Williams v. Grimes et al
MEMORANDUM AND ORDER : IT IS HEREBY ORDERED that Defendant Grimes's Motion to Dismiss, Doc. 8 , is GRANTED. A separate Order of Dismissal will accompany this Memorandum and Order. Signed by District Judge Matthew T. Schelp on 01/18/2023. (KCD)
Case: 4:22-cv-00782-MTS Doc. #: 13 Filed: 01/18/23 Page: 1 of 5 PageID #: 129
UNITED STATES DISTRICT COURT
EASTERN DISTRICT OF MISSOURI
NICOLAS CORTEZ WILLIAMS,
MATTHEW GRIMES, et al.,
MEMORANDUM AND ORDER
Before the Court is Defendant Matthew Grimes’s Motion to Dismiss, Doc. , Plaintiff’s
Complaint, Doc. , pursuant to Federal Rule of Civil Procedure 12(b)(6). For the reasons that
follow, the Court grants Defendant’s Motion.
Plaintiff proceeds in this action pro se, which requires the Court to give liberal construction
to his Complaint. Solomon v. Petray, 795 F.3d 777, 787 (8th Cir. 2015). “But liberal construction
does not mean that [the Court] supply missing facts to a plaintiff’s allegations or ignore a plaintiff’s
failure to allege facts setting forth a cognizable claim.” Jordan-A ex rel. Crawford v. United States,
4:22-cv-783-CDP, 2022 WL 3576162, at *2 (E.D. Mo. Aug. 19, 2022) (citing Stone v. Harry, 364
F.3d 912 (8th Cir. 2004)). A pro se plaintiff must still state a claim for relief, Fed. R. Civ. P.
12(b)(6), 8(a), and his complaint must contain facts sufficient to state a claim that is plausible on
its face. Bell Atl. Corp. v. Twombly, 550 U.S. 544, 570 (2007). A claim has “facial plausibility”
when the plaintiff pleads factual content that allows the court to draw the “reasonable inference”
that the defendant is liable for the misconduct alleged. Ashcroft v. Iqbal, 556 U.S. 662, 678 (2009).
A complaint that offers “labels and conclusions” or “a formulaic recitation of the elements of a
cause of action will not do.” Twombly, 550 U.S. at 555. When considering a Rule 12(b)(6) motion,
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the Court assumes all of a complaint’s factual allegations to be true and makes all reasonable
inferences in favor of the nonmoving party. See Neitzke v. Williams, 490 U.S. 319, 326–27 (1989);
Martin v. Iowa, 752 F.3d 725, 727 (8th Cir. 2014). Even so, the Court “need not accept as true a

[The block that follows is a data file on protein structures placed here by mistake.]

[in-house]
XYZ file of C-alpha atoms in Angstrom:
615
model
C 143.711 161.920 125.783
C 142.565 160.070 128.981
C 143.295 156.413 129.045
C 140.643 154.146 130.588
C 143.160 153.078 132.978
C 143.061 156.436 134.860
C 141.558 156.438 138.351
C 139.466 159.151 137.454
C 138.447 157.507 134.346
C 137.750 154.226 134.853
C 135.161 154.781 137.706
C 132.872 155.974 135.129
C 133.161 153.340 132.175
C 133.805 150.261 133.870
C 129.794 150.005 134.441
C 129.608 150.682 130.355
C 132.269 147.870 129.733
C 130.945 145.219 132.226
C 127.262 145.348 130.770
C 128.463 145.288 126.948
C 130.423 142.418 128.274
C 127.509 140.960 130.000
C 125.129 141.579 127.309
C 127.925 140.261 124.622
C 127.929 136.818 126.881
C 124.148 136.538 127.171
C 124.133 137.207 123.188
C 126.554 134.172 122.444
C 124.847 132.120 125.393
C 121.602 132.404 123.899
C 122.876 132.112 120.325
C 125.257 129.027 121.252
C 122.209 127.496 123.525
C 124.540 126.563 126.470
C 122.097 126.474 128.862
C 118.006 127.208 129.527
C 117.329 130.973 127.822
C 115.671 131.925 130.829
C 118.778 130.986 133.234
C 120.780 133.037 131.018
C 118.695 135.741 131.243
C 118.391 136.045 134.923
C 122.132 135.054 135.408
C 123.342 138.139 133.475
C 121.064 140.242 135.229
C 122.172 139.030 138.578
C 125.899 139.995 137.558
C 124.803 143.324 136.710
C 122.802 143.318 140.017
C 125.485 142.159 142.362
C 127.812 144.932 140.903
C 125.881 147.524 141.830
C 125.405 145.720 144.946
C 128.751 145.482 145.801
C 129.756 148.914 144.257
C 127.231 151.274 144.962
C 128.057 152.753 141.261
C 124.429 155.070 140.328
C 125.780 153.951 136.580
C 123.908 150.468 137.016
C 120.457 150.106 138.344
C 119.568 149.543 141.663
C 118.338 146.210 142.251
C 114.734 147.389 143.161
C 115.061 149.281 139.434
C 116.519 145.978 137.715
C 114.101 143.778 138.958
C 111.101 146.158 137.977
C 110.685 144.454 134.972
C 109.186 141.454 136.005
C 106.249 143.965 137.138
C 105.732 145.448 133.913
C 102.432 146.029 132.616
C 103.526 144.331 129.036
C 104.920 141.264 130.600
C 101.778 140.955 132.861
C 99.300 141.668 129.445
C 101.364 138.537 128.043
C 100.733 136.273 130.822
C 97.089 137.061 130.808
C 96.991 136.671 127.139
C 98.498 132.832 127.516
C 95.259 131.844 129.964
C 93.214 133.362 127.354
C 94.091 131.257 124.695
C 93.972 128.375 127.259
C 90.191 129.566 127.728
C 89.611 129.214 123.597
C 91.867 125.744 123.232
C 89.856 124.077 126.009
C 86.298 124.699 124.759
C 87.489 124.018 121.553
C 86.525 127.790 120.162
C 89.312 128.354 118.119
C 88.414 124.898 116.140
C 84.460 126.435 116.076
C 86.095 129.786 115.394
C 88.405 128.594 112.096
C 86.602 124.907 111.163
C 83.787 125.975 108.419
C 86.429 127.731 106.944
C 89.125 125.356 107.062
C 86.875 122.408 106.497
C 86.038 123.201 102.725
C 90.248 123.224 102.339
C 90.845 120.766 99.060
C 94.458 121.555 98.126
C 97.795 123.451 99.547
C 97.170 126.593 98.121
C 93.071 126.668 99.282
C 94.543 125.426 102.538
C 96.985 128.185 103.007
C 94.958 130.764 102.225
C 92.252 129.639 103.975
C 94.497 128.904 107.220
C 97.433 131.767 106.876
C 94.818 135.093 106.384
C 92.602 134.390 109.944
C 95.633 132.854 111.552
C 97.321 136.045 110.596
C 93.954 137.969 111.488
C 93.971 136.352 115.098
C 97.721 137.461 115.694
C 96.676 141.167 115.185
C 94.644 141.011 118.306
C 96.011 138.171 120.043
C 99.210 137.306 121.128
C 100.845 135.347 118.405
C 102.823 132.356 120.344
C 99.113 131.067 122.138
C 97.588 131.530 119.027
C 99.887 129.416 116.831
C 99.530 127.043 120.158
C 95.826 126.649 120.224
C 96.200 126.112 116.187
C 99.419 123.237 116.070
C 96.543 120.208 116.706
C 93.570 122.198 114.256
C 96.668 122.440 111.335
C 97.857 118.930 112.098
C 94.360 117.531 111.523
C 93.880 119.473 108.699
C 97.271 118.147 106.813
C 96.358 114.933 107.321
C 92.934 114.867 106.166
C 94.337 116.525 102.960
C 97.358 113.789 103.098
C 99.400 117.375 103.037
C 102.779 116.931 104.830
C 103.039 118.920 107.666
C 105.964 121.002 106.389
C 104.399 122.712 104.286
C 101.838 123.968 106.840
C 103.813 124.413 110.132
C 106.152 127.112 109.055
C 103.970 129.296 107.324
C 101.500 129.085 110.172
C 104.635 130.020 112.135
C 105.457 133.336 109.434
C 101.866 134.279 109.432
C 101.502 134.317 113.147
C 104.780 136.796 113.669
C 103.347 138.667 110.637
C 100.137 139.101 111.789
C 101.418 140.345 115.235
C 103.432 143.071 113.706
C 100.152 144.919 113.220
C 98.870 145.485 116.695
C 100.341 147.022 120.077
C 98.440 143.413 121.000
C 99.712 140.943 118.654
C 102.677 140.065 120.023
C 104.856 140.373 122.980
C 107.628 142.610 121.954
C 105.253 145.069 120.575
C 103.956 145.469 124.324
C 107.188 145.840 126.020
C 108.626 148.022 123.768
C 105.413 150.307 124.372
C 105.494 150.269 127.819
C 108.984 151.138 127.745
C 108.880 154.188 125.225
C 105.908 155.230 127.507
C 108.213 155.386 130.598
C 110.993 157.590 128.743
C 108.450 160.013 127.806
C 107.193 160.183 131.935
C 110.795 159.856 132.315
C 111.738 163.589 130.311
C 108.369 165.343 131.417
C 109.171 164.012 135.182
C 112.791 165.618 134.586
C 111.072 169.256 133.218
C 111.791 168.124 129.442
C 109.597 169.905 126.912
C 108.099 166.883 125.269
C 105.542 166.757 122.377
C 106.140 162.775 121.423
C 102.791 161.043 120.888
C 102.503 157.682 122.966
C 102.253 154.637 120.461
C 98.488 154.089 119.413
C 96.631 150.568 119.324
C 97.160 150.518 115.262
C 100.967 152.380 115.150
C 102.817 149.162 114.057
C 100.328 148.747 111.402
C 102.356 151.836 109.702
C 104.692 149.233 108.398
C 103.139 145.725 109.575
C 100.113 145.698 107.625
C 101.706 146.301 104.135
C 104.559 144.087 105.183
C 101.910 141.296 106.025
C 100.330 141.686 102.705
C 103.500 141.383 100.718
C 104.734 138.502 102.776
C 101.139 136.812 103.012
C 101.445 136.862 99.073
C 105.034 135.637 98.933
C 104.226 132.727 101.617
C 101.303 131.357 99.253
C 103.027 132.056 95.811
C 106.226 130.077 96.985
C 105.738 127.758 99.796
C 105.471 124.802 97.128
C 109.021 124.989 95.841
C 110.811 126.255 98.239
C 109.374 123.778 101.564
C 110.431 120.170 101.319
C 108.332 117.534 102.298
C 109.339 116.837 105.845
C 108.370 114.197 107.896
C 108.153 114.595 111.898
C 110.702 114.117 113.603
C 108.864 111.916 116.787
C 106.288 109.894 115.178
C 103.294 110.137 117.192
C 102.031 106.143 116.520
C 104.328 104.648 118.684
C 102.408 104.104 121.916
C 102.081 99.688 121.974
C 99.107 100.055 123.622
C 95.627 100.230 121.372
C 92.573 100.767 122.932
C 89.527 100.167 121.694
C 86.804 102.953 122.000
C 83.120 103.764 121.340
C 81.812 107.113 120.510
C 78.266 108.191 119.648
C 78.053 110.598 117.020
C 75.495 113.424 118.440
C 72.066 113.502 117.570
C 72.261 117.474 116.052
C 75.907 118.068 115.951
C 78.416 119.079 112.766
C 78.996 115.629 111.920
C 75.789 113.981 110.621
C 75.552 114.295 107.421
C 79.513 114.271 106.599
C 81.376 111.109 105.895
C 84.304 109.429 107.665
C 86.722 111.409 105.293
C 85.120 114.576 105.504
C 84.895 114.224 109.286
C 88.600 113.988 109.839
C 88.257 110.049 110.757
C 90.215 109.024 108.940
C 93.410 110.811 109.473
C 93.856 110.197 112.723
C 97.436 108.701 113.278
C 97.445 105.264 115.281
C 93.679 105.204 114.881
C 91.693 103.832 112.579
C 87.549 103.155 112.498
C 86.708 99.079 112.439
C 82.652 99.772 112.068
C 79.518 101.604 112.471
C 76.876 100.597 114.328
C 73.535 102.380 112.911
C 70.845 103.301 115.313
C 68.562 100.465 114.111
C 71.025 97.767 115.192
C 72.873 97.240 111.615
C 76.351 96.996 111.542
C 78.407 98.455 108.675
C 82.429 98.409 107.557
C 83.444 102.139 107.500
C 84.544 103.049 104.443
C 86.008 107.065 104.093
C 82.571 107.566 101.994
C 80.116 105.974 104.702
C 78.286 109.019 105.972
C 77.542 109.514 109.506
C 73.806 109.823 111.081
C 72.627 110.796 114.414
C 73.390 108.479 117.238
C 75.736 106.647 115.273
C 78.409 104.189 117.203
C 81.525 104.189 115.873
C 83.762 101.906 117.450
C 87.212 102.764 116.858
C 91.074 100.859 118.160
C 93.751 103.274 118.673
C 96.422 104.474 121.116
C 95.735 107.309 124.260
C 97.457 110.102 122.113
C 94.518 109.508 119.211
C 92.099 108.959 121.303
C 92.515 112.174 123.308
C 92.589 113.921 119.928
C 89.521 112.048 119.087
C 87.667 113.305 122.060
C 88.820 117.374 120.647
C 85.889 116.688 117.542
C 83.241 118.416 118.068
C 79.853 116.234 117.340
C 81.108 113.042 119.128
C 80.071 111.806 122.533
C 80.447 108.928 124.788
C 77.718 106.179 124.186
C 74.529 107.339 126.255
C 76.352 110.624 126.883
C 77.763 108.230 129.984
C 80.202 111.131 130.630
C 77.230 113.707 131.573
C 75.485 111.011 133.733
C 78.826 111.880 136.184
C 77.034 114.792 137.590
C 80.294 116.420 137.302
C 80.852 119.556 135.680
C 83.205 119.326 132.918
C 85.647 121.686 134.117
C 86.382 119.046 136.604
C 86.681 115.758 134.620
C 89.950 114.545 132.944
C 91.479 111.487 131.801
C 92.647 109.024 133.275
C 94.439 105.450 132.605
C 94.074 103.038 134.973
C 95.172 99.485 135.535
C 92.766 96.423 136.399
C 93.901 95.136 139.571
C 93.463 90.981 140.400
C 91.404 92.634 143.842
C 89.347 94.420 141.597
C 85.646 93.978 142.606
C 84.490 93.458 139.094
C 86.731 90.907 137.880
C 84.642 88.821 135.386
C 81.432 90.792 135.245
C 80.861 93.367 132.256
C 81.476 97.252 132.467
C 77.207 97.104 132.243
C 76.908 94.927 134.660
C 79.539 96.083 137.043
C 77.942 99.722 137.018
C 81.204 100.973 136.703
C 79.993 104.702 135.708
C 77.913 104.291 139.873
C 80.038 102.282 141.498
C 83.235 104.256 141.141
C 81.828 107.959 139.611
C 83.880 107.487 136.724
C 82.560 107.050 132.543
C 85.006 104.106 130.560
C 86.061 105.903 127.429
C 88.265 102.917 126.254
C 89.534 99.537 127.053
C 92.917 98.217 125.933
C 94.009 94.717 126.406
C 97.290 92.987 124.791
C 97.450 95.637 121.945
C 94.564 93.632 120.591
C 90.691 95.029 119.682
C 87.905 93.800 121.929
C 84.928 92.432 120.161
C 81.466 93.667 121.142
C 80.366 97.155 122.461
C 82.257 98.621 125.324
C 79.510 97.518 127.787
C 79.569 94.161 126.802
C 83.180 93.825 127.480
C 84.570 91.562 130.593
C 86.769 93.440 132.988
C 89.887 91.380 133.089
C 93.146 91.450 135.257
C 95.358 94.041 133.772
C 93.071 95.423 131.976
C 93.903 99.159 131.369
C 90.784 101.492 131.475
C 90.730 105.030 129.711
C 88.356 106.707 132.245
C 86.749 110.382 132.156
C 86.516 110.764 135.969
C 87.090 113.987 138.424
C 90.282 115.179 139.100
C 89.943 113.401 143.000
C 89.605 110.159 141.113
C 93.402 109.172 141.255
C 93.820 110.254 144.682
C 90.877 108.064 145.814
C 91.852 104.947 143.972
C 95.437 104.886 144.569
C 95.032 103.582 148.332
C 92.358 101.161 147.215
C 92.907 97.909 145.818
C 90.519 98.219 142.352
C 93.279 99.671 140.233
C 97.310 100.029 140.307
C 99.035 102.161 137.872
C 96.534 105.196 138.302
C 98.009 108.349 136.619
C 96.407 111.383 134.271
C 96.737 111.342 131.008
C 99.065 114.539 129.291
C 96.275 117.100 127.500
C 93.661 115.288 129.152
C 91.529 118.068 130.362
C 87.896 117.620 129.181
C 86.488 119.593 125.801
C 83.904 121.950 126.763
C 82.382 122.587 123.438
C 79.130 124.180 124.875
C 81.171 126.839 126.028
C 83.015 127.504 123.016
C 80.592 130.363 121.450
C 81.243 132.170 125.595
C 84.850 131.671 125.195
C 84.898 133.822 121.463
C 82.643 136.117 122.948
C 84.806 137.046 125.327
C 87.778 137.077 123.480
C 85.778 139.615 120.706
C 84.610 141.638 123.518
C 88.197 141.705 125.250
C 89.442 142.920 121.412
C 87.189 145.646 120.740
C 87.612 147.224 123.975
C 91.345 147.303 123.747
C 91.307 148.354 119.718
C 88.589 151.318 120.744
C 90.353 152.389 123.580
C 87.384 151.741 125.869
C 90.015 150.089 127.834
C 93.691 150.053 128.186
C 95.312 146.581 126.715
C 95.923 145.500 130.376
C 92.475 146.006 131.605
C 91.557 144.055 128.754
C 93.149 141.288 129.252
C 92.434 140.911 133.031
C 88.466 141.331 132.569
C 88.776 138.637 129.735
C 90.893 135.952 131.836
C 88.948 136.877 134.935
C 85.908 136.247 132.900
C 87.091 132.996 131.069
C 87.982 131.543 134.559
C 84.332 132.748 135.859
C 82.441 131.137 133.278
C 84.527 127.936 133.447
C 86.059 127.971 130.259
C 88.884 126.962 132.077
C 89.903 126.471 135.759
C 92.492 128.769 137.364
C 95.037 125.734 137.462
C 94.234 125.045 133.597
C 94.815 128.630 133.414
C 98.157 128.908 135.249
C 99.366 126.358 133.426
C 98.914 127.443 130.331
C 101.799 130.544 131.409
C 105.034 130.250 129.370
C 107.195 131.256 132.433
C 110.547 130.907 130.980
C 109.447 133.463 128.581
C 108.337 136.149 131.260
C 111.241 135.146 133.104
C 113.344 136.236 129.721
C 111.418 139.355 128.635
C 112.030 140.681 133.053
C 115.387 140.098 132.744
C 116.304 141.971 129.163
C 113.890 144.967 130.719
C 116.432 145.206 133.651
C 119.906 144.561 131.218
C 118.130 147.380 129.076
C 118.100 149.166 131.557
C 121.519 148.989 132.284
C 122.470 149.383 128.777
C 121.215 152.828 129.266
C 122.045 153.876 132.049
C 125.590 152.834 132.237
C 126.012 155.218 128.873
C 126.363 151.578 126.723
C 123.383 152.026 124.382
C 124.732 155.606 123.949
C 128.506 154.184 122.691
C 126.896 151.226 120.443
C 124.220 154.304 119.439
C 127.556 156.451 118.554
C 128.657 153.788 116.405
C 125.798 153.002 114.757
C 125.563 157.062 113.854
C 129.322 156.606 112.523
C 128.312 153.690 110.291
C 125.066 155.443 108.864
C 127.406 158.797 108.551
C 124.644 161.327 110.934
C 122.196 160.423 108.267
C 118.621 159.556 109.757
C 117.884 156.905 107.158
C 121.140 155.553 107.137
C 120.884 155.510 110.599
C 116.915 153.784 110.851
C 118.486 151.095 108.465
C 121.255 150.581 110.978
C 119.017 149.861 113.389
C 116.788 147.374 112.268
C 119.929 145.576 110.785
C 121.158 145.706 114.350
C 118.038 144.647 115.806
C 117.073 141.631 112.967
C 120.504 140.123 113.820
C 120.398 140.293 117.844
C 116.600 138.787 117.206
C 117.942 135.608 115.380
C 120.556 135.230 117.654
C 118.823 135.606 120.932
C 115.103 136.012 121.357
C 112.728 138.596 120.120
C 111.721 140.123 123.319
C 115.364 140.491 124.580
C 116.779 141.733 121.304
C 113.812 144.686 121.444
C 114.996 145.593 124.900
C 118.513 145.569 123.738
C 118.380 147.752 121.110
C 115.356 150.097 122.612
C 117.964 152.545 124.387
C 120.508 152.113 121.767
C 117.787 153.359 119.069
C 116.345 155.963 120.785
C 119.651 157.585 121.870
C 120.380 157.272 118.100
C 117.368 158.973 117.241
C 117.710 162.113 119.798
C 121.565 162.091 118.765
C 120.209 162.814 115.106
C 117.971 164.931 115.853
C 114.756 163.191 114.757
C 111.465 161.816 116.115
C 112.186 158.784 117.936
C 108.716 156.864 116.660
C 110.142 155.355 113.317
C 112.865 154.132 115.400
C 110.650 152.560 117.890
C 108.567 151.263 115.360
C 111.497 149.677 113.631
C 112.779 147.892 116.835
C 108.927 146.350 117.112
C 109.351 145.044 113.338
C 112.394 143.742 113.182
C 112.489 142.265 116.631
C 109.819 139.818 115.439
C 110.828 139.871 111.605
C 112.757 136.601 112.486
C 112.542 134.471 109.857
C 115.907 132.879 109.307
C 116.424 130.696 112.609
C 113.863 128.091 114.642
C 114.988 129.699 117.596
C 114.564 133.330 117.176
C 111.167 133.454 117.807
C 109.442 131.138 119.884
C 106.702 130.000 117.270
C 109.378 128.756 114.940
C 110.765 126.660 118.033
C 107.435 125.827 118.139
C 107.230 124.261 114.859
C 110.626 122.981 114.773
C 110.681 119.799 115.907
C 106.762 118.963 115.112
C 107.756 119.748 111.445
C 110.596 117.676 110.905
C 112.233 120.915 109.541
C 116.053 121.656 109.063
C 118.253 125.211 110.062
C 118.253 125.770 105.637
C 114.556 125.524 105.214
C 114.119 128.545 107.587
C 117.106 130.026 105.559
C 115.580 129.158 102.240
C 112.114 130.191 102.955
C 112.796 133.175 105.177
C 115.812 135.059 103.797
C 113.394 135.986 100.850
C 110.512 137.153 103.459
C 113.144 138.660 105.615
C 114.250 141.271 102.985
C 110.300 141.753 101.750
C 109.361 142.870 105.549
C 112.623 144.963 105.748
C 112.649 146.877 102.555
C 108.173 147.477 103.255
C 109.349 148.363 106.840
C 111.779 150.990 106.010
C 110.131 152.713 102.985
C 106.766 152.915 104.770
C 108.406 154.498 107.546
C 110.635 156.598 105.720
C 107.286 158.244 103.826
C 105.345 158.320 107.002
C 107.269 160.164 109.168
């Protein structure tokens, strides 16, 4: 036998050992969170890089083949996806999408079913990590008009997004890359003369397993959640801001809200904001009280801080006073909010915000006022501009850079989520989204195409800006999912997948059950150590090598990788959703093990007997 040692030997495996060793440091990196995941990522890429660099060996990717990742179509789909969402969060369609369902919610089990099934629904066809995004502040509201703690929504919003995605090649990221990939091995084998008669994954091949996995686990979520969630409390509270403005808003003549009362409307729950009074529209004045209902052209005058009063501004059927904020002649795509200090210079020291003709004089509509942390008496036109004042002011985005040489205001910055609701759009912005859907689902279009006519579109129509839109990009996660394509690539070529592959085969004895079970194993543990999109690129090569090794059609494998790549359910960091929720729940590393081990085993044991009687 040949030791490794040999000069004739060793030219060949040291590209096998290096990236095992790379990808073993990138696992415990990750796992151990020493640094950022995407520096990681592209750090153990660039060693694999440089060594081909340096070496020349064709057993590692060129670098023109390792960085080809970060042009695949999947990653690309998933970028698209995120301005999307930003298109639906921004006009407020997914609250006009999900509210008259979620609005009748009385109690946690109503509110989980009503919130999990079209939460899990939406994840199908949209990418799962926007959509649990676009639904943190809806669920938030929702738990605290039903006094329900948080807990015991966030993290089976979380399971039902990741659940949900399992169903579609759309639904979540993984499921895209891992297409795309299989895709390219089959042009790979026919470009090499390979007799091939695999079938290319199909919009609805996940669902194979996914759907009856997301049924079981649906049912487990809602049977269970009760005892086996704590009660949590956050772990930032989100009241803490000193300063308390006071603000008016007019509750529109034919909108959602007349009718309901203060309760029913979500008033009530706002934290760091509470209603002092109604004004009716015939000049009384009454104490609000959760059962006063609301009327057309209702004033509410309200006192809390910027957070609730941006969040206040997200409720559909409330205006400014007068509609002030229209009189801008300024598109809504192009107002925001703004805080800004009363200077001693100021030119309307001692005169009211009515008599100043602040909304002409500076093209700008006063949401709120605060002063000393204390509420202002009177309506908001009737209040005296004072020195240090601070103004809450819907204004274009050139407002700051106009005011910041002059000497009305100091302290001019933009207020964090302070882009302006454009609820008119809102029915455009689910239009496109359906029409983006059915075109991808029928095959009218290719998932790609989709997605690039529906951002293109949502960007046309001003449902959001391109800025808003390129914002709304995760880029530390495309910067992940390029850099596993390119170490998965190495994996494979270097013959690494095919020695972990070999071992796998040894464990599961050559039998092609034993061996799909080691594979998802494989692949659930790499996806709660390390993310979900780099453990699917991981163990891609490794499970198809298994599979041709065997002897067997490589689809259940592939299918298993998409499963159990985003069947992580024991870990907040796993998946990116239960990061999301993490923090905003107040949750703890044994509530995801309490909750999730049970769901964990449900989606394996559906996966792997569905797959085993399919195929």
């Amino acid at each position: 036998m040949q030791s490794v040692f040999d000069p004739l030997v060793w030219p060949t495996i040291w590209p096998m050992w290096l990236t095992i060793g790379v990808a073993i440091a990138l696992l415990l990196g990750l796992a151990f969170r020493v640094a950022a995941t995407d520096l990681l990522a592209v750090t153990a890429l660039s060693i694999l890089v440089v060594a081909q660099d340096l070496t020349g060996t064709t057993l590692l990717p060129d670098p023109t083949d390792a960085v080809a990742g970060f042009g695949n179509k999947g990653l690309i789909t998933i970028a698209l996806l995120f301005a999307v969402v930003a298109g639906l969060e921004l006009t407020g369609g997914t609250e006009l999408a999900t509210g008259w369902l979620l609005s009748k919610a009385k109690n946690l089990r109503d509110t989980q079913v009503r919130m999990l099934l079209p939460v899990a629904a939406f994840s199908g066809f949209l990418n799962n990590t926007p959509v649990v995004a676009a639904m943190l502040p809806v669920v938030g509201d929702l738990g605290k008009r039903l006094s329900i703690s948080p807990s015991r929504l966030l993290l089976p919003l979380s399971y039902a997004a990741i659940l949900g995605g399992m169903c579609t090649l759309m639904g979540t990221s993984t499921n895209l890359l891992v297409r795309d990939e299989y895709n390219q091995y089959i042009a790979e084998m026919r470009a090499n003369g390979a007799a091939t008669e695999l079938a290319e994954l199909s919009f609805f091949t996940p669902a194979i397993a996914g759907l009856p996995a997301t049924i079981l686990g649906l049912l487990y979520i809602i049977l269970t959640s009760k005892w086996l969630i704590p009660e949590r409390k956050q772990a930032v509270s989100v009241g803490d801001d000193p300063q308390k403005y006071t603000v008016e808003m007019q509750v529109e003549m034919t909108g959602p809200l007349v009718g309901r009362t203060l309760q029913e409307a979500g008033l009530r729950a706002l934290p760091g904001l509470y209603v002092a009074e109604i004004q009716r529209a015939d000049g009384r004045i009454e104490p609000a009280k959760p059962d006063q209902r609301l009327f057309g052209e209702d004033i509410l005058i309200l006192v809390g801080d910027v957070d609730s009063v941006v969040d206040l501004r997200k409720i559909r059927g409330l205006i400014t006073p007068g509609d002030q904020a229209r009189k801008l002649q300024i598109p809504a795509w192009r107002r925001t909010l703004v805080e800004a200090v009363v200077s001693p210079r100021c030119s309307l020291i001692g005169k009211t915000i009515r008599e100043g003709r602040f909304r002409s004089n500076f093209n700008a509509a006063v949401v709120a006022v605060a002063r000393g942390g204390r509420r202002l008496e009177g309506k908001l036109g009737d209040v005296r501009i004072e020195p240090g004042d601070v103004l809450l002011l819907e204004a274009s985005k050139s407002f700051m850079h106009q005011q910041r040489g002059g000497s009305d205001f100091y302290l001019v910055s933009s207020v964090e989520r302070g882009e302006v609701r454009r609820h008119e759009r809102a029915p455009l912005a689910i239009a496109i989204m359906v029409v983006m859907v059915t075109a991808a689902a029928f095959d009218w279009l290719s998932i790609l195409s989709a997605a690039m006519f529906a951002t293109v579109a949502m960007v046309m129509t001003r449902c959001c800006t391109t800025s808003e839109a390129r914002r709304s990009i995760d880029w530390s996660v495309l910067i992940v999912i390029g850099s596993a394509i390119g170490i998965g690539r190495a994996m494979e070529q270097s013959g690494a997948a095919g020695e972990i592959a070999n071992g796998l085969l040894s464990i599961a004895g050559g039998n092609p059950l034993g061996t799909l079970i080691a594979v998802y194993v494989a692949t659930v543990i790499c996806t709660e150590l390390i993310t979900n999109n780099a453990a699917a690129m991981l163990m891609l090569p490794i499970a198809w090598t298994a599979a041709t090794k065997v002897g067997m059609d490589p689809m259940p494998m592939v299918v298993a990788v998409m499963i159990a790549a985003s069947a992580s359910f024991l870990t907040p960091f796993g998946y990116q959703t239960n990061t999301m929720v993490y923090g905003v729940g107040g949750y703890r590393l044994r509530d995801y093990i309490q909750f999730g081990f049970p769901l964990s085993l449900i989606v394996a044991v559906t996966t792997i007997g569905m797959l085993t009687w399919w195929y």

plaintiff’s conclusory allegations or legal conclusions drawn from the facts.” Glick v. W. Power
Sports, Inc., 944 F.3d 714, 717 (8th Cir. 2019).
In support of his claims, Plaintiff alleged the following facts. Defendant Grimes, a police
officer, pulled Plaintiff’s vehicle over.
Id. ¶¶ 1–3.
Defendant Grimes asked Plaintiff for
identification, returned to his car, and waited for backup. Id. ¶¶ 4–7. Defendant Grimes returned
to Plaintiff’s vehicle and demanded Plaintiff exit his vehicle. Id. ¶ 7. Defendant Grimes asked
Plaintiff permission to search Plaintiff and his vehicle and Plaintiff denied consent. Id. ¶¶ 8–9.
Officer Grimes then arrested Plaintiff for “‘city’ warrants.” Id. ¶¶ 9–10. Officer Grimes then
searched Plaintiff and his vehicle. Id. ¶ 10. Officer Grimes then towed Plaintiff’s vehicle, via
STS Car Care, 1 and took Plaintiff to Jennings Police Station, where Plaintiff “was booked for
municipal ordinances violations, required to pay a bond for release, and issued court summons for
the ordinance violations.” Id. ¶¶ 11–12.
Based on this occurrence, Plaintiff filed a three-count Complaint against Defendant
Grimes. See Doc. . Defendant Grimes filed a Motion to Dismiss. See Docs. , . Plaintiff
filed a response to the Motion. See Docs. , .
In Count I, Plaintiff alleged Defendant Grimes violated his constitutional rights by
enforcing state statutes or ordinances against Plaintiff. Doc.  at 2. Specifically, Plaintiff alleged
Plaintiff also named as a Defendant “Steve Pokorny doing business as CEO of STS Car Care.” Doc. .
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these ordinances do not apply to him because Plaintiff is an “Aboriginal indigenous American”
and has not agreed “in writing” to be subject to “colorable or special laws.” Id. at 1–2; see also
Doc.  ¶ 1. Theories where complainants believe that State, Federal, and local governments
have no authority over them and cannot regulate their behavior “have been summarily rejected as